There were 1,182,000 divorces in the United States in 1990 alone. Many of these divorces involved children of all ages, from infants to adolescents. Parents who are getting a divorce are frequently worried about the effect the divorce will have on their children. During this complicated time, parents may be preoccupied with their own problems, but they need to realize that through the divorce they continue to be the most important people in their children's lives. Just because the parents are having tough times the children still look up to them and view them as their parents, like they always have.
While parents may be devastated or feel some sense of relief by the divorce, children are often frightened and confused by the threat to their security; they are scared because their life may never be the same as it has always been. The protective blanket that they have always had is being torn apart and they do not know how they are supposed to react. Children often fear change, and divorce brings about many changes. These changes include everything from schedules to holiday activities. They will have schedules of when they live with which parent and they will have to adjust to how things are run at both houses. If one or both of the parents remarry they will have to change again and learn to adapt again. Divorce brings about a lot of undeserved stress on the children of the divorce. Some parent's feel so hurt or weighed down by the divorce that they may turn to the child for comfort or direction. Children can misinterpret divorce unless the parents take the time and put in the effort to tell them what is happening, how they are involved and not involved and what will happen to them.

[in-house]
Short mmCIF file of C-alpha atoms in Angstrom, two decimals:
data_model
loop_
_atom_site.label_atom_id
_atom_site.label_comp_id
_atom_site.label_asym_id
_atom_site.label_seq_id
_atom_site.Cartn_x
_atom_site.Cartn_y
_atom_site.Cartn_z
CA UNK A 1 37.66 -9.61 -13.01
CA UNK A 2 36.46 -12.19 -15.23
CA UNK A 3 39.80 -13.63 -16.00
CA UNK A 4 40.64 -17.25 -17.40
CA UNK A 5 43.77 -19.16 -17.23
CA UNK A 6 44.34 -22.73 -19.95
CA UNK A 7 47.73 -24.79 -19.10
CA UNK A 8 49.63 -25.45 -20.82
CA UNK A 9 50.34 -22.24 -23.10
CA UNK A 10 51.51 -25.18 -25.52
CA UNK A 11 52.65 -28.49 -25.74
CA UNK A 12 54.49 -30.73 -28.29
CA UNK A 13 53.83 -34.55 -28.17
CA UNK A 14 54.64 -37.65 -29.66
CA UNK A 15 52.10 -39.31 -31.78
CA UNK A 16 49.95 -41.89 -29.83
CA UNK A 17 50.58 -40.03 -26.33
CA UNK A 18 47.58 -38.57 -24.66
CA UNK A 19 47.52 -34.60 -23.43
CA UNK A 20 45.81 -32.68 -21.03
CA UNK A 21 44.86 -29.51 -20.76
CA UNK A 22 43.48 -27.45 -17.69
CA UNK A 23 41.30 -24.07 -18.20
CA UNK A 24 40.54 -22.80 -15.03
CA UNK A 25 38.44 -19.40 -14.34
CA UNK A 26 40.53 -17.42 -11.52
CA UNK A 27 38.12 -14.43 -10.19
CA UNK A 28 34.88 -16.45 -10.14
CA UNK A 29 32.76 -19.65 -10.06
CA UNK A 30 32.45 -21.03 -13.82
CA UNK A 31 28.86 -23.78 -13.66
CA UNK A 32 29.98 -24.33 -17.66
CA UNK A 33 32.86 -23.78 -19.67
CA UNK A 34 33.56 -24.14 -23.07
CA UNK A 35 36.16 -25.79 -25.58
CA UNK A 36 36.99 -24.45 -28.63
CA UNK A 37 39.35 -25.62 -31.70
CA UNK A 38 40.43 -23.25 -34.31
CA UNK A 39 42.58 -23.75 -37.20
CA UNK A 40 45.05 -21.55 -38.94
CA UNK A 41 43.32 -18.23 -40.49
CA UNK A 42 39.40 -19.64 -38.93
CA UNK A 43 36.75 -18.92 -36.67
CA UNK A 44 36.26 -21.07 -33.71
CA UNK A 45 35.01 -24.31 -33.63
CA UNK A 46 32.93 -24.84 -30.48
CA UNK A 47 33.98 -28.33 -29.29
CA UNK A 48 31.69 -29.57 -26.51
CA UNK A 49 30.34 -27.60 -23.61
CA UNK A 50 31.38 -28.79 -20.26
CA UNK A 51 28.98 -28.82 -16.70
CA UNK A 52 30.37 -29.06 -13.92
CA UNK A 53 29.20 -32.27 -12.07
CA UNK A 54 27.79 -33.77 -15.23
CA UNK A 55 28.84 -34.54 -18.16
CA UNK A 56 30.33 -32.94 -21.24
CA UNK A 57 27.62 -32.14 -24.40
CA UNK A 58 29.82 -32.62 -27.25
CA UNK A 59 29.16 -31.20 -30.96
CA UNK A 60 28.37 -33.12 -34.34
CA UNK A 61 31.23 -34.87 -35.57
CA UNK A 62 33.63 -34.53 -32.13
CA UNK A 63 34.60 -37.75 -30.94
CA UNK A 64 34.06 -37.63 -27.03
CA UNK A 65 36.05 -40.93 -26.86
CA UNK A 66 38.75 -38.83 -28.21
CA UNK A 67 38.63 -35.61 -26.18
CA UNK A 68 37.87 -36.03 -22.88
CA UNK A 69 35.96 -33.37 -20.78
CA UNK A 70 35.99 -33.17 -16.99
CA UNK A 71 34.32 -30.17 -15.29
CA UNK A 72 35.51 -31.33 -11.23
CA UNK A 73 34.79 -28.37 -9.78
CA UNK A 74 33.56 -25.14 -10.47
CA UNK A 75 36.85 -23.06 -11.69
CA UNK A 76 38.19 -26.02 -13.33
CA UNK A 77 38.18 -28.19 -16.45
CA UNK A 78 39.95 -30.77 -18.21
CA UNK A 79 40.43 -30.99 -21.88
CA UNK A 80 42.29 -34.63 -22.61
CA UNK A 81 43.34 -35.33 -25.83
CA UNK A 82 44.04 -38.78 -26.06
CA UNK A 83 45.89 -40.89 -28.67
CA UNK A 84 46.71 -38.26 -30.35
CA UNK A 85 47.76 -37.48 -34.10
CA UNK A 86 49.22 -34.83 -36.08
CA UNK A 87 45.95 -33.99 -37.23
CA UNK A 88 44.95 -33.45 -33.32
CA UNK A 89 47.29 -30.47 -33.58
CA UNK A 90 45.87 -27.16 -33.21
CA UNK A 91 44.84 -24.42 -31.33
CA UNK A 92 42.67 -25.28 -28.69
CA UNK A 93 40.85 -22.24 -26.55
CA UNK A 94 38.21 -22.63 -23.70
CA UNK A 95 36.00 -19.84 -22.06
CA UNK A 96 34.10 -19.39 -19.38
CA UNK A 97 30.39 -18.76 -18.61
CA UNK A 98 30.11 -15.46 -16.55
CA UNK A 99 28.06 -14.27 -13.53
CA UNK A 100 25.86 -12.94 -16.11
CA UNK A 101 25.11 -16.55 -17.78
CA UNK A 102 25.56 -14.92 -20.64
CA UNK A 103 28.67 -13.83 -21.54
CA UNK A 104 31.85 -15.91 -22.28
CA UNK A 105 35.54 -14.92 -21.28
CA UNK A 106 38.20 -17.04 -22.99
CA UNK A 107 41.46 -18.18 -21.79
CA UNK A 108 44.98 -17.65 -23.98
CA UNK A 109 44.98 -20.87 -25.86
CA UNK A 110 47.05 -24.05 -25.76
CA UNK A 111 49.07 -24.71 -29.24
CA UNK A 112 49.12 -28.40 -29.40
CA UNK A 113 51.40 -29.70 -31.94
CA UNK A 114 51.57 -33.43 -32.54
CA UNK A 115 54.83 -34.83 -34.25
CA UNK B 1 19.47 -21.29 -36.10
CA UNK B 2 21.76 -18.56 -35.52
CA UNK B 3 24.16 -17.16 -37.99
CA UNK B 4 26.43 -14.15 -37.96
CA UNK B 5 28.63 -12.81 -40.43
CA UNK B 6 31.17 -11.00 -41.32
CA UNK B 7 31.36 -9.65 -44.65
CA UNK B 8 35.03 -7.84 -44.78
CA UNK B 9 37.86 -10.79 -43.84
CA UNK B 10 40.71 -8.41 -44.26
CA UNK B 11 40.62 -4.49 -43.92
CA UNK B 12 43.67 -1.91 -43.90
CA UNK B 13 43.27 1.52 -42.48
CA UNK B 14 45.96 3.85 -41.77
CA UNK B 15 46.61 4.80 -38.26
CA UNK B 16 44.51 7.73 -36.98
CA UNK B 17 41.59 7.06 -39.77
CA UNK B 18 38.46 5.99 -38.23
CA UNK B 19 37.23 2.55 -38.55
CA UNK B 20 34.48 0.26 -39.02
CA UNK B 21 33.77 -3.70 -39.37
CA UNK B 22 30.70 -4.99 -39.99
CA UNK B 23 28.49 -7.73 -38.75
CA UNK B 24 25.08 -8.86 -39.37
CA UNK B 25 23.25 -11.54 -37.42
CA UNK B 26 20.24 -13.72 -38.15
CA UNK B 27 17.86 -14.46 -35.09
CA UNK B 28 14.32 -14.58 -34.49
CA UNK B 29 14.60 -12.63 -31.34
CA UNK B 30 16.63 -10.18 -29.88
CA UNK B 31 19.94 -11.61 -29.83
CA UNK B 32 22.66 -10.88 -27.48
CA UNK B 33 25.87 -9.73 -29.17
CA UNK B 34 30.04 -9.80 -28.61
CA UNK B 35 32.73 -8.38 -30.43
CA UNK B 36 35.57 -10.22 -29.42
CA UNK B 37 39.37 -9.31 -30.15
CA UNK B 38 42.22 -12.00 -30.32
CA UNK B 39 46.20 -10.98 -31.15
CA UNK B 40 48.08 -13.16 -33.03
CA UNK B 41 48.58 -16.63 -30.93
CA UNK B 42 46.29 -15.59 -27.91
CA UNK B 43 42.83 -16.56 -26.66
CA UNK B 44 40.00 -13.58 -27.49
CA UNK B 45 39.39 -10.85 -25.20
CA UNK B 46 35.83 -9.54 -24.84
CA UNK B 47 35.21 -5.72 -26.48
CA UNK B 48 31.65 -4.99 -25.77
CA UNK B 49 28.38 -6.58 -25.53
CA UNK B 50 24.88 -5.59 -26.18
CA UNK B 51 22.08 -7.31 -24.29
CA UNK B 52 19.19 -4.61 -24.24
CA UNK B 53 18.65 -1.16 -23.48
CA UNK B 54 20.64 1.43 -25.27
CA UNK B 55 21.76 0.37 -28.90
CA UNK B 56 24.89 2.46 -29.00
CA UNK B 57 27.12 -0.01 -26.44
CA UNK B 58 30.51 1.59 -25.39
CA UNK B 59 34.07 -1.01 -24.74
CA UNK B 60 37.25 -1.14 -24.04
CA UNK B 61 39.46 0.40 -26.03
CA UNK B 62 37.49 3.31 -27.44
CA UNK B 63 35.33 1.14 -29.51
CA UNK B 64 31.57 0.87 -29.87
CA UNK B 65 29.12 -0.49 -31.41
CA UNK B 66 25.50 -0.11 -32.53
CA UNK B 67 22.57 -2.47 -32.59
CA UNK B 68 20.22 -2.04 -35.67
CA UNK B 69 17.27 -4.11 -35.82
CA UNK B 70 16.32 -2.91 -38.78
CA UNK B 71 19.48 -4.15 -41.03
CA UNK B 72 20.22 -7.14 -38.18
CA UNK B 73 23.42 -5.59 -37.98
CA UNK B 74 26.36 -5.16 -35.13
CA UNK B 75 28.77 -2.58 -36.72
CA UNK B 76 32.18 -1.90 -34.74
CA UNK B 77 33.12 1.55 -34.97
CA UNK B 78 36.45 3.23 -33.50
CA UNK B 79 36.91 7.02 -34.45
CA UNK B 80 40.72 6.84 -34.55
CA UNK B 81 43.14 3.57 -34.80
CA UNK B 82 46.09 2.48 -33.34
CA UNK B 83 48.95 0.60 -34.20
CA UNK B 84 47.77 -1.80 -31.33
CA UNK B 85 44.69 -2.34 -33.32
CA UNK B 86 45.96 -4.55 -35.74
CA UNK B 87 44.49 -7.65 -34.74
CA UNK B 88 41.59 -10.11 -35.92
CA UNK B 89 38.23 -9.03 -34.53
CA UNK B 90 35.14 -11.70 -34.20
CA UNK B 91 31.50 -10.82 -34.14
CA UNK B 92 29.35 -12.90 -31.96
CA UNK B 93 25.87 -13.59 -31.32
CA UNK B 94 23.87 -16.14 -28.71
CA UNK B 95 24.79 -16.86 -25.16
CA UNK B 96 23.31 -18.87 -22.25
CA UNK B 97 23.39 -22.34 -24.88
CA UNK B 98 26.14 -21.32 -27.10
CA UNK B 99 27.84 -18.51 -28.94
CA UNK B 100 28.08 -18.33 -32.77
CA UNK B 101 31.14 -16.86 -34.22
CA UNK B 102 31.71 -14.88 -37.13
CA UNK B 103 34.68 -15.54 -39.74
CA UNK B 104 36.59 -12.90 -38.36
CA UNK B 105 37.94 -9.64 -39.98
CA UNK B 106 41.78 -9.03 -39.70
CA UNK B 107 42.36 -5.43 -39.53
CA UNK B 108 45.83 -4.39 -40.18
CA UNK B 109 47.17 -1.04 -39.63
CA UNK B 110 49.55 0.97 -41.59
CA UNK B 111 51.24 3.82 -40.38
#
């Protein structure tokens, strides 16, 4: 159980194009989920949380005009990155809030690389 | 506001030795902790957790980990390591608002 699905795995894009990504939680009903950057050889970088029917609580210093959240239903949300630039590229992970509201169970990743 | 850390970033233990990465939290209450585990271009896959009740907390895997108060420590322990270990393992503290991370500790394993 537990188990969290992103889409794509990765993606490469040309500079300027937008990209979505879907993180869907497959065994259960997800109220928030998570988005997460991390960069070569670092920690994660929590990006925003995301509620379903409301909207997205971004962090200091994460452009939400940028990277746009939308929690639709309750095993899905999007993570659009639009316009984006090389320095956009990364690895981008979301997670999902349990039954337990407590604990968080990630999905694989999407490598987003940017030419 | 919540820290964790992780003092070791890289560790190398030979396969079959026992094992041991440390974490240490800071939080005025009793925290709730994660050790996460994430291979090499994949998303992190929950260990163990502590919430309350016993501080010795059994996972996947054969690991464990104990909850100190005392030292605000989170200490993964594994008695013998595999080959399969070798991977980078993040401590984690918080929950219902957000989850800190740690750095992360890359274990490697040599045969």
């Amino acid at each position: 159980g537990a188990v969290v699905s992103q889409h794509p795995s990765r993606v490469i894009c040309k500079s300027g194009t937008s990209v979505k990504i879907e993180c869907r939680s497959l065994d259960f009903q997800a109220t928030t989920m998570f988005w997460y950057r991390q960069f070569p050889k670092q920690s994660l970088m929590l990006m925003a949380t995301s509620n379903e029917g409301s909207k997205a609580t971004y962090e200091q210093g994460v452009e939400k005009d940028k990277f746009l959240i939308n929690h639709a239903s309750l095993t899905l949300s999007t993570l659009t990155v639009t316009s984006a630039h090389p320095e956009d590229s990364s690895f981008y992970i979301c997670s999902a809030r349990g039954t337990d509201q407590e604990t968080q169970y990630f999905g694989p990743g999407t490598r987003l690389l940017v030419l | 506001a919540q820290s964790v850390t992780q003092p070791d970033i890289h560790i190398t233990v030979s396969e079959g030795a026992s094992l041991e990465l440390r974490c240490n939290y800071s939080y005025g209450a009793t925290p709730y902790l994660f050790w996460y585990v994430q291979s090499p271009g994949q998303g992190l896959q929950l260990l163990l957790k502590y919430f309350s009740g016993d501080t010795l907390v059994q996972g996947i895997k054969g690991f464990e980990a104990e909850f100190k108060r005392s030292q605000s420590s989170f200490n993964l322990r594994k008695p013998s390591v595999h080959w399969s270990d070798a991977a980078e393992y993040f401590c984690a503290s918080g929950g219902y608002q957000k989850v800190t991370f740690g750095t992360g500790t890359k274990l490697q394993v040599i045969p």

Children often believe they have caused the conflict between their mother and father even though this is rarely or never the case. Many children try to take on the responsibility for bringing their parents back together.